You might have a great idea or results to share, but if you don’t deliver your message with confidence, it will fall on deaf ears.
When you are presenting or speaking in front of an audience, you’re being judged on your confidence and competence, not just your content, and the way you appear and sound matters.
“Look and sound as strong as your content, and you’ll find a receptive audience.”
A study on CEOs giving IPO presentations found that even hardened financial advisers judge a leader’s “competence and trustworthiness” within as little as 30 seconds. These snap judgments are so powerful CEOs who rated the highest for their executive presence in the study enjoyed higher initial public offering valuations.
Here are five keys to look and sound like a leader people will want to follow whenever you’re presenting:
Dress 25 percent better than anyone else in the room.
The evidence shows that we size people up as soon as they walk into a room. And the first thing we notice is a person’s clothes.
Your clothes need to be appropriate for the situation, but aim to be slightly more polished than the rest. James Citrin, a leading CEO recruiter, once advised job candidates to dress 25 percent “more formal” than the prevailing dress code at the company.
Update your wardrobe once or twice a year, wear clothes that fit your body type, choose colors that compliment your skin or hair color and avoid worn or scuffed shoes.
Pace your delivery.
We can’t do much about our vocal quality without extensive singing lessons to control our breathing and pitch.
We can, however, improve our vocal delivery and pace. If you’re giving a webinar or online presentation where your audience only hears your voice, it’s good to keep your pace at 150 words a minute.
Speaking too fast will harm your credibility. If you are talking live with your group, you can go at a slightly faster pace since that is more natural for face-to-face conversations, but still be careful not to rush.
Replace long words with short ones.
If you want to sound smart, use simple words. Long, convoluted sentences and jargon don’t make you sound smart at all – just the opposite.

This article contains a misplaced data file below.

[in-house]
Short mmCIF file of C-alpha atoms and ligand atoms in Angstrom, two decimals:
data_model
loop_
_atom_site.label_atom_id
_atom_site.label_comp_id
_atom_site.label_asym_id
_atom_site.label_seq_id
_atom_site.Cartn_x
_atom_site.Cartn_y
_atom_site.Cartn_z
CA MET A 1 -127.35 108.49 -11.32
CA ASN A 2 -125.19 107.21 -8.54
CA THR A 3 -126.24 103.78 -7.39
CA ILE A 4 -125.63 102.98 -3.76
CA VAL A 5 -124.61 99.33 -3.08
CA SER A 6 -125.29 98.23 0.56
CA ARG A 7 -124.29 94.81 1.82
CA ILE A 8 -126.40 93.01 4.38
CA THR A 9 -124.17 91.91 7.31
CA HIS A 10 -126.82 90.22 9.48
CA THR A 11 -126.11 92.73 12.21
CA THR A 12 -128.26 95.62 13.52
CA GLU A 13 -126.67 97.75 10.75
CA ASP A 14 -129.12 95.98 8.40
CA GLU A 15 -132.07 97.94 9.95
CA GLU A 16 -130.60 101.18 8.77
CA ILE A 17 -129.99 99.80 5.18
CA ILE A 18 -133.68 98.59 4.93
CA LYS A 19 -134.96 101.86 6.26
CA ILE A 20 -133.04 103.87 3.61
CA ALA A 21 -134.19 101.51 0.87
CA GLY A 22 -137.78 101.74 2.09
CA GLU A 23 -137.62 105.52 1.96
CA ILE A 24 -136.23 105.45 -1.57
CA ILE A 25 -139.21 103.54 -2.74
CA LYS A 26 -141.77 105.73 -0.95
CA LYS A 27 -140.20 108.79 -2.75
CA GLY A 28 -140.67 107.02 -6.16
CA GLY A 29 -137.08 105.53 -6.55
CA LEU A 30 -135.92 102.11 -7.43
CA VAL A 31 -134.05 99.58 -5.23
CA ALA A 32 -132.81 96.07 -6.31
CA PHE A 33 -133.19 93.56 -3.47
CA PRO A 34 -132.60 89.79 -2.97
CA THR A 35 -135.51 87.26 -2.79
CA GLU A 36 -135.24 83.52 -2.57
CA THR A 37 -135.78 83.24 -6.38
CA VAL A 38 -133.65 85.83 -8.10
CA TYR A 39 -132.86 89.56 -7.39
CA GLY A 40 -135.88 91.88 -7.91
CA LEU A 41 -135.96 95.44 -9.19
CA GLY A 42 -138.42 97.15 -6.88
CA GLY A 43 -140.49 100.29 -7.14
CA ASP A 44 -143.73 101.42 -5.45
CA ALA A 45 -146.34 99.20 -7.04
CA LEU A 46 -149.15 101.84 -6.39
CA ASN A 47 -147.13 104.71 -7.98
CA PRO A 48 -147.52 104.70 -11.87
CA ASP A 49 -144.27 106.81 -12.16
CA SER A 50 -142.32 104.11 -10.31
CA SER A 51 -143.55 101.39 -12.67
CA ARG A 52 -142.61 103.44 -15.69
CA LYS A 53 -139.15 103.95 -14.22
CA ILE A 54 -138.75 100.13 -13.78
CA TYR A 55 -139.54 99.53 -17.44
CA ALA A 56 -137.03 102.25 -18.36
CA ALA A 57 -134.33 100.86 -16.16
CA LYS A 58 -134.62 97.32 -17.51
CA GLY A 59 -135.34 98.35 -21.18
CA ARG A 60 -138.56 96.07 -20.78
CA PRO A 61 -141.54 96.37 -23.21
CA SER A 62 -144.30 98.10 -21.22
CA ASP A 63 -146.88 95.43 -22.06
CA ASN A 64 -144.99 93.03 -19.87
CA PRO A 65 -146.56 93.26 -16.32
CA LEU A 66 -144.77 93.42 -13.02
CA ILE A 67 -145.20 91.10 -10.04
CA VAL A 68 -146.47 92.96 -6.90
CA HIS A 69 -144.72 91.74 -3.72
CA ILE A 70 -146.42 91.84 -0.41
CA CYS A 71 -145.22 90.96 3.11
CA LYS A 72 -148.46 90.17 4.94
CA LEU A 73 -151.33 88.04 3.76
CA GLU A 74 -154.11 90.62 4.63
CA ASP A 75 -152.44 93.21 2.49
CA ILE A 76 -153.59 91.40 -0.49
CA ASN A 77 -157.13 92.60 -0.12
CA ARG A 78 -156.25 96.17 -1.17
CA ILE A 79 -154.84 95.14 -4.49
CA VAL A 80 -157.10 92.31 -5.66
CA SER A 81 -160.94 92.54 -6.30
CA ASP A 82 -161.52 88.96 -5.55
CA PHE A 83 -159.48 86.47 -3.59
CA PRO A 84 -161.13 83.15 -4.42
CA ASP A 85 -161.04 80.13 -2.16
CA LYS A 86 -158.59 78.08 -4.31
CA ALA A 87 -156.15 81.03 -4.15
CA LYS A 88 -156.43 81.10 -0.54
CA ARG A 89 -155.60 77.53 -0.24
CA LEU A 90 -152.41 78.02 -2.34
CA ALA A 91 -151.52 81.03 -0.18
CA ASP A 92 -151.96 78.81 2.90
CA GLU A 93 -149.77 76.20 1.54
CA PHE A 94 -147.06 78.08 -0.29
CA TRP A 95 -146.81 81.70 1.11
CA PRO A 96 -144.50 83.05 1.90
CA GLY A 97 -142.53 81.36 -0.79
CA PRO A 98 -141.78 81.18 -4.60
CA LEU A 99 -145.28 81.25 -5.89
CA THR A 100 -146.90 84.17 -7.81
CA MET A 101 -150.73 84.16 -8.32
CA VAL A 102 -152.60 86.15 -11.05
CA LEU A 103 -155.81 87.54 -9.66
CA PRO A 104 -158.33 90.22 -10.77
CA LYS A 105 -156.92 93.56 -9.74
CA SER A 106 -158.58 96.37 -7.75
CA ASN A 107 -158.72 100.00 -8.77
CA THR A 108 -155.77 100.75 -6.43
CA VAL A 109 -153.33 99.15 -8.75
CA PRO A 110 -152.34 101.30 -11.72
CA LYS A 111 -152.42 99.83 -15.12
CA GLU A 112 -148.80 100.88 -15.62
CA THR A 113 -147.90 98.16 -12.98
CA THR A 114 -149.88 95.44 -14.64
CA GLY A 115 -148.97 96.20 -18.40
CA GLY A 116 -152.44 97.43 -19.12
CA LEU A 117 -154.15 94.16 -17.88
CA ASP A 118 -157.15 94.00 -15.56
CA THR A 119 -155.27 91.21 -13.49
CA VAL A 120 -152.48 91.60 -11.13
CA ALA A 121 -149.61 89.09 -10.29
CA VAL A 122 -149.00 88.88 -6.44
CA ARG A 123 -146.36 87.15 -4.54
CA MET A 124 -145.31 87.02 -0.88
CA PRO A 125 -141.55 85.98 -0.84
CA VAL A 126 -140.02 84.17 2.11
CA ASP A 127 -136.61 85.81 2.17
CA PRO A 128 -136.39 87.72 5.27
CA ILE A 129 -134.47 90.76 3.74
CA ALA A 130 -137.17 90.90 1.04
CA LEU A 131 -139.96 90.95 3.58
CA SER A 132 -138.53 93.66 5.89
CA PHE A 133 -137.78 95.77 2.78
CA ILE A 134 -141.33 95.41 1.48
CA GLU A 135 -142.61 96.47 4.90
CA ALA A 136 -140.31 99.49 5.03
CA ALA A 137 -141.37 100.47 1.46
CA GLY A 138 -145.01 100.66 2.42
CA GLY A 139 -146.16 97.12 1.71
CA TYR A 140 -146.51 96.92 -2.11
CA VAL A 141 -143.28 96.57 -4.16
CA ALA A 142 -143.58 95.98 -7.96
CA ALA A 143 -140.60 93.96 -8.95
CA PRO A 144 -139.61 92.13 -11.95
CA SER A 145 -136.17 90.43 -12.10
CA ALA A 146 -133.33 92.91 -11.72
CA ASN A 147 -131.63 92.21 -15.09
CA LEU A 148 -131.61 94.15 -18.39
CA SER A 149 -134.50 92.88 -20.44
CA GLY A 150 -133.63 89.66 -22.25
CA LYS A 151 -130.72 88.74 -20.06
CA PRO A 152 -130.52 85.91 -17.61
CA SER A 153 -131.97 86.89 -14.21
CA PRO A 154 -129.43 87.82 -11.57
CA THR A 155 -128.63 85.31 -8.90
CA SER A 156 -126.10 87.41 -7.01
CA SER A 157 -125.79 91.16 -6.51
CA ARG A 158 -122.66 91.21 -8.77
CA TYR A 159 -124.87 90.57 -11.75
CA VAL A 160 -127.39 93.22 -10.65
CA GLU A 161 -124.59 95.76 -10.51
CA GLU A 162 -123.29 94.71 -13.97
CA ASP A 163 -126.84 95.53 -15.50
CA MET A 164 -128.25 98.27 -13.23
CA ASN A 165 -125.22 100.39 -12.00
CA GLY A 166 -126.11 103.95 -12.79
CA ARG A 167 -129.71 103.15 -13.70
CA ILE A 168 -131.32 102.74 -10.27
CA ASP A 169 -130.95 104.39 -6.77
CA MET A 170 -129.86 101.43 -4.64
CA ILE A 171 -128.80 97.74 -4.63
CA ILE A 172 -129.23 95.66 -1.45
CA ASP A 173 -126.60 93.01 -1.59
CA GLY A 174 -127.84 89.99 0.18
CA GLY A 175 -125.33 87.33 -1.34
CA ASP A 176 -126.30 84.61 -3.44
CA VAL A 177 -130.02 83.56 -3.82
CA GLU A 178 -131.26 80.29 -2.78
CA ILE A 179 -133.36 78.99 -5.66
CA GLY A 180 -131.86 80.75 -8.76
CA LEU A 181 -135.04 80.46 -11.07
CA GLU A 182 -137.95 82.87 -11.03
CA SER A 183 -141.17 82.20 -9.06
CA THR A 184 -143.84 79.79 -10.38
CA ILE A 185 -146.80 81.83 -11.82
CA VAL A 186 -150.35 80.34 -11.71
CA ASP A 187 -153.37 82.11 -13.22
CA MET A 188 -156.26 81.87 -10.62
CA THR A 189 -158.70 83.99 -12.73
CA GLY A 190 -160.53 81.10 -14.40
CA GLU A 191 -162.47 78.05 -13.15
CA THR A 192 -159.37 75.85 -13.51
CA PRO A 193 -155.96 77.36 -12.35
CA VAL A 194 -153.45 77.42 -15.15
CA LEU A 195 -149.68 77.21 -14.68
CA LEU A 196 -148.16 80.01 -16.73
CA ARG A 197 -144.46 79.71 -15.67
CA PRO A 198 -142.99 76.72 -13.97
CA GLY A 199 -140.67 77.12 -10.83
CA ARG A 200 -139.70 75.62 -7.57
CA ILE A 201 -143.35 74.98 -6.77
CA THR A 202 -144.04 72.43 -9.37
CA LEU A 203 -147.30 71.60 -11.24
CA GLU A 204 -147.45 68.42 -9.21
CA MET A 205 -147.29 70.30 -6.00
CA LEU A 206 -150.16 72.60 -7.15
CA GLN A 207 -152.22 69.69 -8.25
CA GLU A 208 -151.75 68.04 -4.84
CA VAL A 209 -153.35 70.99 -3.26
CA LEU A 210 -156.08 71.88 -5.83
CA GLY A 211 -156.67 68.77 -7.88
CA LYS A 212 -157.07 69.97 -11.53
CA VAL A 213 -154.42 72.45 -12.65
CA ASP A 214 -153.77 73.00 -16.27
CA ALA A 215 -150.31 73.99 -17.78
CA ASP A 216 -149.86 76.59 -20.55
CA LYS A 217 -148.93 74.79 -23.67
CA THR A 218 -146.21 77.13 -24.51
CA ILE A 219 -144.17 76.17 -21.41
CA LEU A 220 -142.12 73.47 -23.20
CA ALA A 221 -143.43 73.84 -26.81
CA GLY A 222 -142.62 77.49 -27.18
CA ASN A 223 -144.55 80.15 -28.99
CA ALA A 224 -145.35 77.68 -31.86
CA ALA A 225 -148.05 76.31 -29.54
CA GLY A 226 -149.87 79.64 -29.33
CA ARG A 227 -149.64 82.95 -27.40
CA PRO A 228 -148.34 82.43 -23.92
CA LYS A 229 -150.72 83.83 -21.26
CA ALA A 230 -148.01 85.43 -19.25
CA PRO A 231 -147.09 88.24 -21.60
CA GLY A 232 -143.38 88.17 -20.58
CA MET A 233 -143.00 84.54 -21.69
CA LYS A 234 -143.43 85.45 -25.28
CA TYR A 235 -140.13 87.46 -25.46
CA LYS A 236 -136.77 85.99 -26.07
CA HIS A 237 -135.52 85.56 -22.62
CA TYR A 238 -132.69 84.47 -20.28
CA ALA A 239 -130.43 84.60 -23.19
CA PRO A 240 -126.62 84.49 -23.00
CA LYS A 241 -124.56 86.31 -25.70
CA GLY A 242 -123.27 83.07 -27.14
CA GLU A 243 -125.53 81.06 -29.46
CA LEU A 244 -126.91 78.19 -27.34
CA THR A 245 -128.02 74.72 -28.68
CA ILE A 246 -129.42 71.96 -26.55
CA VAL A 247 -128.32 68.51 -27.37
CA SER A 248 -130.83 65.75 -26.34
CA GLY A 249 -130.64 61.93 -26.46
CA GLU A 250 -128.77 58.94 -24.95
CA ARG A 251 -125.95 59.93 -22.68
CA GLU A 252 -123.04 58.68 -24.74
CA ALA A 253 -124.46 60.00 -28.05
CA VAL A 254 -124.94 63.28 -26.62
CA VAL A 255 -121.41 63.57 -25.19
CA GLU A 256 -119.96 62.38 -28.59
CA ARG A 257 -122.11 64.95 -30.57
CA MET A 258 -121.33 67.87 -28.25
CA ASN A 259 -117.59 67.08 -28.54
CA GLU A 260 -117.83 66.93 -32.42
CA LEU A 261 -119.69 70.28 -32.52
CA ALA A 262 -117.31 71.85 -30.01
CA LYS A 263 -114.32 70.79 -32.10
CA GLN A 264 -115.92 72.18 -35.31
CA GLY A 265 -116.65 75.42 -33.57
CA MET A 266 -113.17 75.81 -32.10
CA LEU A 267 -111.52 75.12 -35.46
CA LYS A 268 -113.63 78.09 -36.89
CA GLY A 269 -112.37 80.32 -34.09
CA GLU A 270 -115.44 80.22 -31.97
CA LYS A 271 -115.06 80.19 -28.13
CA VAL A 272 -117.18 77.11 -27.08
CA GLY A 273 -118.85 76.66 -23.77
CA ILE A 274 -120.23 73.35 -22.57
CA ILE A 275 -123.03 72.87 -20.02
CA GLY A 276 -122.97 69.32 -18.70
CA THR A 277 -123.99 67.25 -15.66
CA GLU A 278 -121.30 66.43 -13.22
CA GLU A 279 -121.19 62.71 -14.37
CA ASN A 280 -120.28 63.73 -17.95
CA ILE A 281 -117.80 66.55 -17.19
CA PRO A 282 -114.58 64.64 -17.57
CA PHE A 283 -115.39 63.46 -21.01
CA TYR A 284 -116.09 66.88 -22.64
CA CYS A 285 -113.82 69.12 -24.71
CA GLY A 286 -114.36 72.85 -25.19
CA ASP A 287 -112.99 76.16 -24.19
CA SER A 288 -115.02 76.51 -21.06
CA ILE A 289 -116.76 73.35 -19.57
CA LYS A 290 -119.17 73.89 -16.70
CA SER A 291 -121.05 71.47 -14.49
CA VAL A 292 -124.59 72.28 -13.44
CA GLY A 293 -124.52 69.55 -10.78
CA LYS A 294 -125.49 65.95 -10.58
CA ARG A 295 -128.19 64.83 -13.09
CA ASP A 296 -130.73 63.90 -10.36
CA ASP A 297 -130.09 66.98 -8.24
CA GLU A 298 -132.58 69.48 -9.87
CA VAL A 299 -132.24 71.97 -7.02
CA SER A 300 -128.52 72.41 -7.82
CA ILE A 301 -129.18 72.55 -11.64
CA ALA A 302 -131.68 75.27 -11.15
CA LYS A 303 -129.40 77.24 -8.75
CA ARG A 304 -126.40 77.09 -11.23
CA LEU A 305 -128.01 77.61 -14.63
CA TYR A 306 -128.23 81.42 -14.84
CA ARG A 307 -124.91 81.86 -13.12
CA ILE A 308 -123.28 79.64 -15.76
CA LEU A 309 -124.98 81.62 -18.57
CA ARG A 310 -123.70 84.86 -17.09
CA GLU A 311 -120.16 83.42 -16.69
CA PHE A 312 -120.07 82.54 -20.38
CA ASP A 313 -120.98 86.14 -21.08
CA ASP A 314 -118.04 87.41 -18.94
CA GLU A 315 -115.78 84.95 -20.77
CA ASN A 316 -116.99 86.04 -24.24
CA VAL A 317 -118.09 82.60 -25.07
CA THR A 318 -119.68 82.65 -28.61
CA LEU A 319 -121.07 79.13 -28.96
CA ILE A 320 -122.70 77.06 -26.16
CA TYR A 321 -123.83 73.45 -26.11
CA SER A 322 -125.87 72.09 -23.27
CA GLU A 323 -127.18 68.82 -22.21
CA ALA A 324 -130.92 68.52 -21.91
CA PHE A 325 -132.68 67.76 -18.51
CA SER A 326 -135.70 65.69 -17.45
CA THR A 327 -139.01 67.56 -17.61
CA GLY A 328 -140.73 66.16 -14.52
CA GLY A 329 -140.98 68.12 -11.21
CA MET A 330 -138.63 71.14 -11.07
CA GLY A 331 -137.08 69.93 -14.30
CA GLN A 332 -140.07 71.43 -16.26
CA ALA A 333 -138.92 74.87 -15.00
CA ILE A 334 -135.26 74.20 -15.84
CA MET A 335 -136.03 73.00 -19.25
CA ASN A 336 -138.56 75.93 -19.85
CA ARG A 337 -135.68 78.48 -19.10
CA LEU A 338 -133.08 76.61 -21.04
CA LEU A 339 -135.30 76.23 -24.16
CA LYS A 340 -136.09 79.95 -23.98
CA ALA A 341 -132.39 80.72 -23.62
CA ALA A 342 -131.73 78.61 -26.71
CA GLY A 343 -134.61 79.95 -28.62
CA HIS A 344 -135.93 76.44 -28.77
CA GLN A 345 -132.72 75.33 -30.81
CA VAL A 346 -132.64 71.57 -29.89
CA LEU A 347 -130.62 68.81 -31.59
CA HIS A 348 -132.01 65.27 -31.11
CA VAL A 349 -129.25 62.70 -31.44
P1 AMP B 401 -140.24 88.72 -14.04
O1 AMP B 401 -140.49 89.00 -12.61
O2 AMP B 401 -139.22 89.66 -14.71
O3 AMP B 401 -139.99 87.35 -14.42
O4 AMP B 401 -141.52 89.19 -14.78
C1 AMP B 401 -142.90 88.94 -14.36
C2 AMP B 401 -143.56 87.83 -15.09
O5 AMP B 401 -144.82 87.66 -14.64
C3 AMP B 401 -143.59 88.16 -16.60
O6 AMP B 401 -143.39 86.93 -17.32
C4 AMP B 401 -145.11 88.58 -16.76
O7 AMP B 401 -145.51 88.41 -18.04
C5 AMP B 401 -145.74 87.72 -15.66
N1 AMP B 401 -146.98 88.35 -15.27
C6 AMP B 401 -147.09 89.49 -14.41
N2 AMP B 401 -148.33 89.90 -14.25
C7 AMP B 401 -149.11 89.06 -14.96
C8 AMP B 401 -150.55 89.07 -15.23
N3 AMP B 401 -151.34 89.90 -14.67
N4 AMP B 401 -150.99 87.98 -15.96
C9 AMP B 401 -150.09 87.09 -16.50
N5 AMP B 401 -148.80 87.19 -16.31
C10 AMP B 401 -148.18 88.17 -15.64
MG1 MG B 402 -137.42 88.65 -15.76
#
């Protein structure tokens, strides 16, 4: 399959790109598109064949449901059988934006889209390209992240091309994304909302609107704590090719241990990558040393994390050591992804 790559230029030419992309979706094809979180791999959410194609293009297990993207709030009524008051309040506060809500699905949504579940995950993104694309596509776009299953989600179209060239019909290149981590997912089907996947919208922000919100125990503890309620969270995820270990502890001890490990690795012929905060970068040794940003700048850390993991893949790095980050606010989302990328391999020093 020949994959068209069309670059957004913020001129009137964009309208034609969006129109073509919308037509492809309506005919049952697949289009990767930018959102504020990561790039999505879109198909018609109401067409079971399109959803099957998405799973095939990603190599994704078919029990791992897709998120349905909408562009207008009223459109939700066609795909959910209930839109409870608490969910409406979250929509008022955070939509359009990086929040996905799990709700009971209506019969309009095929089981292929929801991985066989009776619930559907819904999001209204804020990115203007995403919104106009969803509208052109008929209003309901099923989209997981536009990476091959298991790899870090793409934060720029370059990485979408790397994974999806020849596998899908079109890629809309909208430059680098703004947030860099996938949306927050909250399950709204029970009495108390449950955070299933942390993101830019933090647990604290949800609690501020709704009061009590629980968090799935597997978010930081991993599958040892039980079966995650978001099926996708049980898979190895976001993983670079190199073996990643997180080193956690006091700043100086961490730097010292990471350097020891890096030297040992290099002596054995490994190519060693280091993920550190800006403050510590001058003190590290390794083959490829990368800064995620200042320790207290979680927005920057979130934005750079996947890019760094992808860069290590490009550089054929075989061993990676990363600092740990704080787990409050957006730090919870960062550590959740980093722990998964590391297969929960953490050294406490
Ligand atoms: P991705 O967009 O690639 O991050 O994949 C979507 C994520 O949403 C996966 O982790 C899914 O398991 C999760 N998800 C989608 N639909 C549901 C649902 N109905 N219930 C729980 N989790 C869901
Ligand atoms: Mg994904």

Using simple words doesn’t imply dumbing down your message. You gain credibility and respect when you’re able to articulate complex ideas in simple language.
Rehearse under stress.
Neuroscientists who study high-performing athletes and professionals have found that the most successful practice under mild stress.
In other words, they rehearse under conditions similar to those they’re likely to encounter during the actual event.
Before an important presentation, consider gathering a few people to watch a dress rehearsal, even if it’s just in your living room.
Maintain an open posture.
Studies have shown that complex thinkers use complex hand gestures. Don’t keep your hands in your pockets or by your side.
Use hand gestures that are natural and authentic. One tip is what body language experts call “open posture.”
Having two hands, palms facing up, above the waist would be considered open. A closed posture would be two hands clasped in front of your waist or arms folded across your chest.
You might have a great idea or results to share, but if you don’t deliver your message with confidence, it will fall on deaf ears. Look and sound as strong as your content and you’ll find a receptive audience.
This article originally appeared on Harvard Business Review and was republished with permission.
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